Meier’s essay is based on the correspondence of the inner unconscious and the outer natural world and that disturbance of one, or over-emphasis of one, causes disturbances of the other. “Man is estranged from his soul, therefore from his own inner nature, by being lost in the outer world. Excessive interference with outer nature creates of necessity disorder of the inner nature, for the two are intimately connected,” (2). He draws on the writings of the Neo-Platonists, citing Poseidonius’ statement on “sympatheia ton holon [sympathy of all things],” and Porpyrius’ comment that “the soul, when it encounters the visible, recognizes itself there as it carries everything within itself and the all of things is nothing else than soul,” (3-4). He, is critical of an over-valuation of the scientific perspective on life, stating that we “try to learn more and more about those objects [of nature] and begin to analyze and dissect them, thereby eventually killing them…In other words, as the natural sciences developed, respect for nature as a whole disappeared,” (6). Meier argues that we must attend carefully and thoughtfully to “wilderness without – wilderness within,” and that if we ignore our inner wilderness, we will project these disowned dangers into the outside world and work out our inner conflicts through our relationship with the environment.

Miyuki’s discussion of Chuang Tzu’s Mr. Hun Tun or Chaos critiques the concept of the “machine heart,” and calls for balancing the yang control function of machines with the yin harmony function of the feminine. “If we are not to destroy ourselves as a result of the inhuman operation of the technocratic machine, we must cultivate the feminine functioning of the ego so as to let the Tao, or Self, take its course,” (34).

Laurens van der Post, in his essay, “Wilderness – A Way of Truth,” recalls a conversation he had with Jung in which he said that “the truth needs scientific expression; it needs religious expression and artistic expression,” (45). He thus sets up the need for having different, complementary attitudes and perspectives on nature. Van der Post tells a marvelous tale from the South African Bushmen of “The Great White Bird of Truth.” This story recounts how the community’s best hunter one day caught a glimpse in a rippling pool of a beautiful white bird flying in the sky. “From that moment on, he wasn’t the same. He lost all interest in hunting…One day he said to his people, ‘I am sorry; I am going to find this bird whose reflection I saw. I have got to find it,’ and he said good-bye and vanished,” (53). He traveled throughout all of Africa until he was at the end of his strength, as he watched the beautiful African sunset, he thought, “I shall never see this white bird whose reflection is all I know.” And he prepared himself to lie down and die. Then at that moment, a voice inside him said, ‘Look!’ He looked up and, in the dying light of the African sunset, he saw a white feather floating down from the mountain top. He held out his hand and the feather came into it, and grasping the feather, he died,” (54). He interprets this story as the tale of a person who is spiritually aware, is open to perceiving even a reflection of the truth, and is content with just one feather of the truth. This harkens back to the second part of Jung’s comments on the truth needing scientific, religious and artistic expression, “even then…you only express part of it,” (45). Van der Post stresses the ongoing need of adaptation and re-orientation of each generation to the truth of inner and outer.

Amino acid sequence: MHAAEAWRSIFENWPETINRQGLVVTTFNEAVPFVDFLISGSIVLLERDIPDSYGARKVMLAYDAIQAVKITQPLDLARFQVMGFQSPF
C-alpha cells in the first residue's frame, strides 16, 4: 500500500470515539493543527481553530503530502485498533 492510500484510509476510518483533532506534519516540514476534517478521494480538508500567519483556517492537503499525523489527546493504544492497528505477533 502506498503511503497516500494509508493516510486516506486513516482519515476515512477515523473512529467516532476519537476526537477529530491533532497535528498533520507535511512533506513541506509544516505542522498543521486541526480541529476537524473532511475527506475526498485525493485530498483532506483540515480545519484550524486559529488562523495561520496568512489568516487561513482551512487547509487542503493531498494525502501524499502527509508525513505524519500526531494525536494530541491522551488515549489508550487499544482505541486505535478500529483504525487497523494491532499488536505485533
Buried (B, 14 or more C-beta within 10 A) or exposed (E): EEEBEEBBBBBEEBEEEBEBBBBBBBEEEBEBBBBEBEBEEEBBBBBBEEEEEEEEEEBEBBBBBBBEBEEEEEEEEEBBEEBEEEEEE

Van der Post’s second essay, “Appointment with a Rhinoceros,” is well worth the read. Briefly it is his telling of a transformative encounter with nature in his homeland of South Africa after having been away from home for 10 years, including 3 years in a Japanese concentration camp. He says that his loss of connection with his “natural self” and regaining it in a sudden communing with nature, is an “illustration of one of the many paths we can travel in order to rediscover this lost self,” (124-125). It is a really marvelous essay about the healing of war trauma through nature as well as re-establishing the harmony of inner and outer. I plan to discuss this in a book I am currently working on using Joseph Campbell’s framework of the Hero’s Journey in working with veterans.